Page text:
Ensuring the Continuity of Research to Improve Children’s Lives Amidst the Unexpected

Seattle Children’s Therapeutics is envisioning and testing next-generation cell and gene therapies for pediatric diseases so children have the medicines they deserve.

How Seattle Children’s Therapeutics is Navigating the Pandemic

When the World Health Organization declared COVID-19 a global pandemic in March 2020, Seattle Children’s Therapeutics researcher Kaori Oda worried that her research work would be put on hold, or even worse, need to permanently end. Like most people, she was worried that she and her family might contract the virus, but she was also concerned that a slowdown would impact her team’s timeline for bringing a much-needed therapy to children with leukemia.

Seattle Children’s Therapeutics is a unit in the research division at Seattle Children’s. As a novel non-profit therapeutics development enterprise, it is devoted to envisioning and testing next-generation cell and gene therapies for pediatric diseases, so children have the medicines they deserve.

The Seattle Children’s Therapeutics team has designed, manufactured and launched a robust portfolio of cellular immunotherapy clinical trials for childhood cancer since 2012 in the areas of leukemia, lymphoma, brain tumors and solid tumors. The team plans to expand its focus to other childhood diseases that are amenable to treatment using genetic and cellular therapies. Read full post »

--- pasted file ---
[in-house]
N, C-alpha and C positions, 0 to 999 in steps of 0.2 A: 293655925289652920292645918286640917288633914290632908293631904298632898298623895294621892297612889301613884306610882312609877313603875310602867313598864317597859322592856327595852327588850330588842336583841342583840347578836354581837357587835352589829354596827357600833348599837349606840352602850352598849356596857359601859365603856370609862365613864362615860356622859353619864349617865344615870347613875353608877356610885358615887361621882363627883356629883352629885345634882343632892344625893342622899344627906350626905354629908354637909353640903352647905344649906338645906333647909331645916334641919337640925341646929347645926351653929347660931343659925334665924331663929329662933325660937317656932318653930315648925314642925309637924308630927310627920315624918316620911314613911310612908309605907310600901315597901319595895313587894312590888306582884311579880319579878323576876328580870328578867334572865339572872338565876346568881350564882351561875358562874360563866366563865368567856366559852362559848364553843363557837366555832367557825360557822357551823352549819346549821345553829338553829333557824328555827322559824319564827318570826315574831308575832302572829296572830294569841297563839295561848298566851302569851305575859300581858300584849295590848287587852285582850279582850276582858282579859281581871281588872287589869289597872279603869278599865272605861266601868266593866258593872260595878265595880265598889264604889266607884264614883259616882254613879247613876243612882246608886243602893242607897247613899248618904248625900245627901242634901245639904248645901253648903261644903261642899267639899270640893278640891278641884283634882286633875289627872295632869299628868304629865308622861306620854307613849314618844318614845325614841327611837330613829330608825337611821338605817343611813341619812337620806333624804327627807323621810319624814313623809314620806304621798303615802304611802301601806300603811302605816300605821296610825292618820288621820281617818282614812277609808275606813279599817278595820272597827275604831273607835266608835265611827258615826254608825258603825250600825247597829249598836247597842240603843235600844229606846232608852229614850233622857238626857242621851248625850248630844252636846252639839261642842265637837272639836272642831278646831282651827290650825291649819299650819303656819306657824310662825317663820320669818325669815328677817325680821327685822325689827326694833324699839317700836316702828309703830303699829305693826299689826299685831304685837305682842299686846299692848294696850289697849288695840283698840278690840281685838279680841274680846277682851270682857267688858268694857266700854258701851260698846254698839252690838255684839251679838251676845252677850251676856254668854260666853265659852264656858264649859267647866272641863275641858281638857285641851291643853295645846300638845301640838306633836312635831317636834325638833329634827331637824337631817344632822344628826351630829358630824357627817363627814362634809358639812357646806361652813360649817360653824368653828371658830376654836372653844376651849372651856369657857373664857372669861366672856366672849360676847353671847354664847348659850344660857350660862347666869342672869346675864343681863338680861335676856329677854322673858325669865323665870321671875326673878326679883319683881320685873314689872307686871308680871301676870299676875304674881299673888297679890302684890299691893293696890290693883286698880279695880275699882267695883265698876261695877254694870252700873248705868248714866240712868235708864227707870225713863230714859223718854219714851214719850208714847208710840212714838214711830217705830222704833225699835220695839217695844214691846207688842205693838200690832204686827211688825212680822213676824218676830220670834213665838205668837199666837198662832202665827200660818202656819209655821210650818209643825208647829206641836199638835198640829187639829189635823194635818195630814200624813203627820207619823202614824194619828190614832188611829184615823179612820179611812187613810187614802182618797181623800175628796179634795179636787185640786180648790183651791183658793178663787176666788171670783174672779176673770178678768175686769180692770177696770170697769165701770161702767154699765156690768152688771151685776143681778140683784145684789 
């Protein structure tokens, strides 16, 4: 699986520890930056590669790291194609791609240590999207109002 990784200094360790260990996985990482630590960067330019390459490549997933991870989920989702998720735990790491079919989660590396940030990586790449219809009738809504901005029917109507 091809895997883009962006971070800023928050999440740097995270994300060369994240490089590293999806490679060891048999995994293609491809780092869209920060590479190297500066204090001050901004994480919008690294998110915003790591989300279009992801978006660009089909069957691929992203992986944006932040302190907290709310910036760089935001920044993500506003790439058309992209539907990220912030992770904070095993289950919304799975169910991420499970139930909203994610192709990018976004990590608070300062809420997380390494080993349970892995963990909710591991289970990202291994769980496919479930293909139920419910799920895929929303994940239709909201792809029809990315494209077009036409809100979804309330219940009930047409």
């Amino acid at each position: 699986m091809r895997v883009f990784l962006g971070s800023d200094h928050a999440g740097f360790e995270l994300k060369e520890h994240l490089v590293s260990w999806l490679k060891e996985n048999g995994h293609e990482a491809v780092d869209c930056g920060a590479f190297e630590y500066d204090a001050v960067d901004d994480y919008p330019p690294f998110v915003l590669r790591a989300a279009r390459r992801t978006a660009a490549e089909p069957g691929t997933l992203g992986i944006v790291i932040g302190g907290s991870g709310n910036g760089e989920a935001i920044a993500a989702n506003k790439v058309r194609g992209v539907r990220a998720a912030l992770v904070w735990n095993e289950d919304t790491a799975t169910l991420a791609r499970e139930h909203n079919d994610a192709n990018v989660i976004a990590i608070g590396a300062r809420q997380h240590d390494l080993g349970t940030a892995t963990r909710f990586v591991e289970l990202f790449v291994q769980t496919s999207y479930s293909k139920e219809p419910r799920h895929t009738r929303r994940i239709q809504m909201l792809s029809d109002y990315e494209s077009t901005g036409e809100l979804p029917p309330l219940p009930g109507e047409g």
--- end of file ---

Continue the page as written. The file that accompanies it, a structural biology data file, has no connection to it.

Scientist Brings First-Hand Perspective to Fight Against Malaria

Drs. Nana Minkah (back) and Deba Goswami are working with their Kappe Lab colleagues to develop a vaccine for malaria.

Growing up in Ghana, a sub-Saharan country on the west coast of Africa, Dr. Nana Minkah, a scientist at the Kappe Lab, endured the unenviable “rite of passage” contracting malaria multiple times as a child.

While he doesn’t remember the early years when the associated high fever caused hallucinations, he has distinct memories of later bouts when he was bedridden for more than a week with pain and chills so bad his body visibly shivered.

The multiple malaria infections Minkah endured in his youth is common to those living in sub-Saharan Africa where the mosquito-transmitted parasitic infection is one of the deadliest diseases in human history. Despite tremendous attempts to rid the world of the malaria pathogens, it continues to sicken hundreds of millions and kills nearly half a million people each year. Malaria’s biggest toll is on children and pregnant women in developing countries.

That’s why, after Minkah completed his Ph.D. in Molecular Genetics and Microbiology, he joined the Kappe Lab in 2015. Although he had no experience in parasitology, he wanted to work on malaria — a disease that continues to plague his homeland.

“I wanted to do work that has clinical implications with the potential to save the lives of people who look like me,” Minkah explained. Read full post »